Master's Degree in Nuclear Energy Engineering in Cambridge in United Kingdom

See Masters Programs in Nuclear Energy Engineering 2017 in Cambridge in United Kingdom

Nuclear Energy Engineering

A masters is the first level of graduate coursework and can be obtained after you receive a bachelor’s degree. Earning a masters usually requires two years of full-time study, which amounts to 36 to 54 semester credits.

 

An MSc in Nuclear Energy Engineering is a degree that is becoming increasingly important with the trend of reducing carbon dioxide emissions. Nuclear Energy requires experts to be handled properly, and that is where nuclear engineers are critical.

Education in the United Kingdom is a devolved matter with each of the countries of the United Kingdom having separate systems under different governments: the UK Government is responsible for England, and the Scottish Government, the Welsh Government and the Northern Ireland Executive are responsible for Scotland, Wales and Northern Ireland, respectively.

Cambridge, university town with around 130 thousand students, is proud to be home to University of Cambridge, founded in early 13th century and constantly ranked as one of top 5 universities in the world. There is also Anglia Ruskin University.

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Cambridge Masters in Nuclear Energy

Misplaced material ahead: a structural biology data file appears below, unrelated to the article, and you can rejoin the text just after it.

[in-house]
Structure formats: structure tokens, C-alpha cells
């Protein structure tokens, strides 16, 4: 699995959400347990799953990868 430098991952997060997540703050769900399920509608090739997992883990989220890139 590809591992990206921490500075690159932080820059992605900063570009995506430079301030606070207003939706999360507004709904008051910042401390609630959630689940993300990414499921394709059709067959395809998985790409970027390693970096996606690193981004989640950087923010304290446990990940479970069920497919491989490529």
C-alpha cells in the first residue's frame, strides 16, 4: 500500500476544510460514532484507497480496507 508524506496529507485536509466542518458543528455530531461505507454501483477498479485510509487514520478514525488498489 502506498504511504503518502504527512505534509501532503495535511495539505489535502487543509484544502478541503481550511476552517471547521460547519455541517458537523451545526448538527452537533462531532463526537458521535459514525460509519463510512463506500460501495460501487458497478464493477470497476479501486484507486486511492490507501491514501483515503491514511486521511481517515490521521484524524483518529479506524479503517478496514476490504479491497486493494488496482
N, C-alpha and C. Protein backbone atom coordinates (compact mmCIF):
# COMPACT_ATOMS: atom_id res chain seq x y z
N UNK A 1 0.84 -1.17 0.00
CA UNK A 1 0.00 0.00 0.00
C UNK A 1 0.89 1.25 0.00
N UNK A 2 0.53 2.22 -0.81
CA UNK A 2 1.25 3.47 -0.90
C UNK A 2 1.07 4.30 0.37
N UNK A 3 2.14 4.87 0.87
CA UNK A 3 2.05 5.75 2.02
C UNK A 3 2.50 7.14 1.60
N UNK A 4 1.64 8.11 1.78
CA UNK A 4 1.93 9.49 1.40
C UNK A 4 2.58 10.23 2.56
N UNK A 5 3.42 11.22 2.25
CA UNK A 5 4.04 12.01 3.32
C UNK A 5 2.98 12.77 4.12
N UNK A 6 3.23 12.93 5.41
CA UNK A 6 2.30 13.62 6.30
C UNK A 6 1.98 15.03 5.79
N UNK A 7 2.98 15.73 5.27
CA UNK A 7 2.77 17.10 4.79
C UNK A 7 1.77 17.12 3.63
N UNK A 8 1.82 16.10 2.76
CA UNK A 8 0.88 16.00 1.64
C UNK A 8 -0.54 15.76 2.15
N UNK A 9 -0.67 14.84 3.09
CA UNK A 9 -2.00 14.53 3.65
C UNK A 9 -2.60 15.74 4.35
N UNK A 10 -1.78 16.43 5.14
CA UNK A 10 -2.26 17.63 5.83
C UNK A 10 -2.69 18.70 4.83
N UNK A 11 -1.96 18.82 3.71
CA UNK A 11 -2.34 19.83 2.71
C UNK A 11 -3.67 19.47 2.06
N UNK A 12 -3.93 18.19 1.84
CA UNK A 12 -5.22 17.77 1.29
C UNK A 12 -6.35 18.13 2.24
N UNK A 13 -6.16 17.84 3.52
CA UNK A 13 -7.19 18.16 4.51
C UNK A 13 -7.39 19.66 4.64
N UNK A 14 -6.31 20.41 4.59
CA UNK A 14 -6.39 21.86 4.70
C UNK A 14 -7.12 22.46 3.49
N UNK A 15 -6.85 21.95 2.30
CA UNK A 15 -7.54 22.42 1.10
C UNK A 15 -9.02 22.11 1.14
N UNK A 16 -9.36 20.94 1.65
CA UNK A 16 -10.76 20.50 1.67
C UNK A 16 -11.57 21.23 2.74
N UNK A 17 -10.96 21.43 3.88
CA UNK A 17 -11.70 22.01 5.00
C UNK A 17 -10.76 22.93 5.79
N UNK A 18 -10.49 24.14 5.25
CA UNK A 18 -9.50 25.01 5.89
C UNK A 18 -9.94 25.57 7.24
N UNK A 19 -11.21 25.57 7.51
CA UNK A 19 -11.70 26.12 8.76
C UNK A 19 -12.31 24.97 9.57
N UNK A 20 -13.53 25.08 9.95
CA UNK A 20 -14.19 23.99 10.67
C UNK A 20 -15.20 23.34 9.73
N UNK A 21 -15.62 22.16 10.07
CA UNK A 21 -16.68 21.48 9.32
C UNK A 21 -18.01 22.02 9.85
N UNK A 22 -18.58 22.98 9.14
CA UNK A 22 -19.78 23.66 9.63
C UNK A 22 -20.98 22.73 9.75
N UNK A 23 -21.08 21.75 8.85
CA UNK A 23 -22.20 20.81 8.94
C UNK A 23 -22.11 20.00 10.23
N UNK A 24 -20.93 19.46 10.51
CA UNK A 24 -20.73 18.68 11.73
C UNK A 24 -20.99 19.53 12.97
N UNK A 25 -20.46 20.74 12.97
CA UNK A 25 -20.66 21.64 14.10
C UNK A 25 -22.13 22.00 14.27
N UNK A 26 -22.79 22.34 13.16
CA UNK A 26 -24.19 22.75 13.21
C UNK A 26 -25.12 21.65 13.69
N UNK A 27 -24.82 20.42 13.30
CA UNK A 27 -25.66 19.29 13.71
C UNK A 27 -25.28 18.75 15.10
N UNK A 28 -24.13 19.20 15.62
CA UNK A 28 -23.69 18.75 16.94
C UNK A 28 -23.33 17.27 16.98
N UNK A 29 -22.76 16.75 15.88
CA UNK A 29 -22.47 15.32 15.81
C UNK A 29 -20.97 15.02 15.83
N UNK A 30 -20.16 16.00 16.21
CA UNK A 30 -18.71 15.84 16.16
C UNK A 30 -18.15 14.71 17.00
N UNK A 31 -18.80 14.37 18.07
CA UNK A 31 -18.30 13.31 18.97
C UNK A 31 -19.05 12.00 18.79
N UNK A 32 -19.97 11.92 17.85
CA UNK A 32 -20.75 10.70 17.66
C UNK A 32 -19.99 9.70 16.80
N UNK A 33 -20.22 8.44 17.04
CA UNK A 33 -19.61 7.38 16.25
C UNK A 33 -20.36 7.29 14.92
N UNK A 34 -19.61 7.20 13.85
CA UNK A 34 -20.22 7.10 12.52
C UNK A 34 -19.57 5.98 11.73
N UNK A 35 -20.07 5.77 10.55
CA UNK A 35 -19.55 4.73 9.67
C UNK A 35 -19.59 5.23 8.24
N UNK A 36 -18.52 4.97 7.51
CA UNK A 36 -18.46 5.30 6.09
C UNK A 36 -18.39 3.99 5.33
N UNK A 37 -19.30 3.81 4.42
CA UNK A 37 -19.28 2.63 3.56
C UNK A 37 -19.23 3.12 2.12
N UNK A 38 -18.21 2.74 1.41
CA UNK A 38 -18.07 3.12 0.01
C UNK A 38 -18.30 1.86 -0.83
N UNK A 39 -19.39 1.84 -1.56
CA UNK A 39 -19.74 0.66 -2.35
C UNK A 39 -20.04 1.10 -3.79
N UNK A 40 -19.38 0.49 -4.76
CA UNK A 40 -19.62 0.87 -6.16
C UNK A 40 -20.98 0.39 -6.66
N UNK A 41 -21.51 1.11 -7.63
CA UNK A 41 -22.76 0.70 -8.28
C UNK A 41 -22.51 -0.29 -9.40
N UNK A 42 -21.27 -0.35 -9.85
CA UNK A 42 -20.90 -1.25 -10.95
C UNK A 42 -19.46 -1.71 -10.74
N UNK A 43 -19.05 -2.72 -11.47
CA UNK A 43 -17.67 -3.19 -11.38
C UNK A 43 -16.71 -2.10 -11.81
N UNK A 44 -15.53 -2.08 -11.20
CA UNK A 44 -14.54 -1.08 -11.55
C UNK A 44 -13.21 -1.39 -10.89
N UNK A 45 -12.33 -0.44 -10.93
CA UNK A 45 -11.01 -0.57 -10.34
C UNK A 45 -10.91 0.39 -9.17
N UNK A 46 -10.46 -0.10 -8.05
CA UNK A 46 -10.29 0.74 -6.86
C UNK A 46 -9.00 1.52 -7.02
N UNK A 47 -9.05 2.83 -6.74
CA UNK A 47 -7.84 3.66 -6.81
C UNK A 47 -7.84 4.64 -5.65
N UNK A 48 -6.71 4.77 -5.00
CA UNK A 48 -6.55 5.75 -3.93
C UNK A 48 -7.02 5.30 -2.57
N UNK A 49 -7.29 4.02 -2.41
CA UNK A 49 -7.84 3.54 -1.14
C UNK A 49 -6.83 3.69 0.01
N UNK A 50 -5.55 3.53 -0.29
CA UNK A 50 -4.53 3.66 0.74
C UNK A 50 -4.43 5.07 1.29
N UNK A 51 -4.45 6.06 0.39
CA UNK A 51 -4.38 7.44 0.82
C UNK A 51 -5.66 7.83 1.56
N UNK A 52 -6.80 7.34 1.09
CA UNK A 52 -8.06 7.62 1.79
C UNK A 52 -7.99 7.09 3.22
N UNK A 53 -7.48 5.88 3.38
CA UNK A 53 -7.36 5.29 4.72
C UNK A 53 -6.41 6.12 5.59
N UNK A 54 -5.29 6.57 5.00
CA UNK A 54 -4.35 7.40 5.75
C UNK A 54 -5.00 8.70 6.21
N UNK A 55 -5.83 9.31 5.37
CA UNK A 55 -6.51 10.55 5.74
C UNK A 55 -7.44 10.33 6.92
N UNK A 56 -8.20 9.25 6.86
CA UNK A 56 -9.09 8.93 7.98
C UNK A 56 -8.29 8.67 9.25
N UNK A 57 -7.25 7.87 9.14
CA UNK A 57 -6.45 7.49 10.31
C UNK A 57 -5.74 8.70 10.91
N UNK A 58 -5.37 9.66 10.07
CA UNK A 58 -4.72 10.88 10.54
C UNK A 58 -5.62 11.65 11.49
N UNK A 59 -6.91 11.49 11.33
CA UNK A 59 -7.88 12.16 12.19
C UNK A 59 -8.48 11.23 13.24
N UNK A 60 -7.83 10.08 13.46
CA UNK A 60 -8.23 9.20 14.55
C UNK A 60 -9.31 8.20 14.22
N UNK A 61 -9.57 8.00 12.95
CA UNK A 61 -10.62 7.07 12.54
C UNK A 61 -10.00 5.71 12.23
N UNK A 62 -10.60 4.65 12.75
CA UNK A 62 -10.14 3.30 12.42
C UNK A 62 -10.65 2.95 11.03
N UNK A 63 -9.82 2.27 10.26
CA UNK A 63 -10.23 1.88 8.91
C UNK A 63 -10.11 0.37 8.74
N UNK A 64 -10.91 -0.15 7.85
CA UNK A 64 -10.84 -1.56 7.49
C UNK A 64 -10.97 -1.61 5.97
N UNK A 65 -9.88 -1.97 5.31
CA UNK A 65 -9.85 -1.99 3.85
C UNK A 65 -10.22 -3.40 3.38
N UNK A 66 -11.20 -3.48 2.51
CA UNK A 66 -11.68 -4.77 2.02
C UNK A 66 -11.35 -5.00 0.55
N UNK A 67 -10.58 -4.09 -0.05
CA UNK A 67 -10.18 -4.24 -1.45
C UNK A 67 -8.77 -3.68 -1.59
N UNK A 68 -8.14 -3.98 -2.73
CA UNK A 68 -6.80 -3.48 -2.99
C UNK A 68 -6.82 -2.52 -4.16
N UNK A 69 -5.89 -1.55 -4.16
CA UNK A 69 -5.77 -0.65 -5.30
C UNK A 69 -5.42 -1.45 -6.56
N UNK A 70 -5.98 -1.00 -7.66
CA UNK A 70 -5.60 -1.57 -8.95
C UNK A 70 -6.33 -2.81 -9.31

University of Cambridge, Department of Engineering
Campus Full time 1 year October 2017 United Kingdom Cambridge

The MPhil in Nuclear Energy recognises that though the prospects for nuclear are now better than they have been for twenty years, nuclear works in a market for energy technologies and has not special right to be developed. [+]

MPhil in Nuclear Energy  

The MPhil in Nuclear Energy recognises that though the prospects for nuclear even after Fukushima are now better than they have been for twenty years, nuclear works in a market for energy technologies and has not special right to be developed. The political, economic and social context for nuclear power is as important as the technical merits of the designs of reactors and systems.

Nuclear technology is challenging because it is still relatively new being less than 70 years since the first controlled chain reaction. Also, it is challenging because of the multi-disciplinary nature of problems that often involve physics, materials and engineering at the same time.... [-]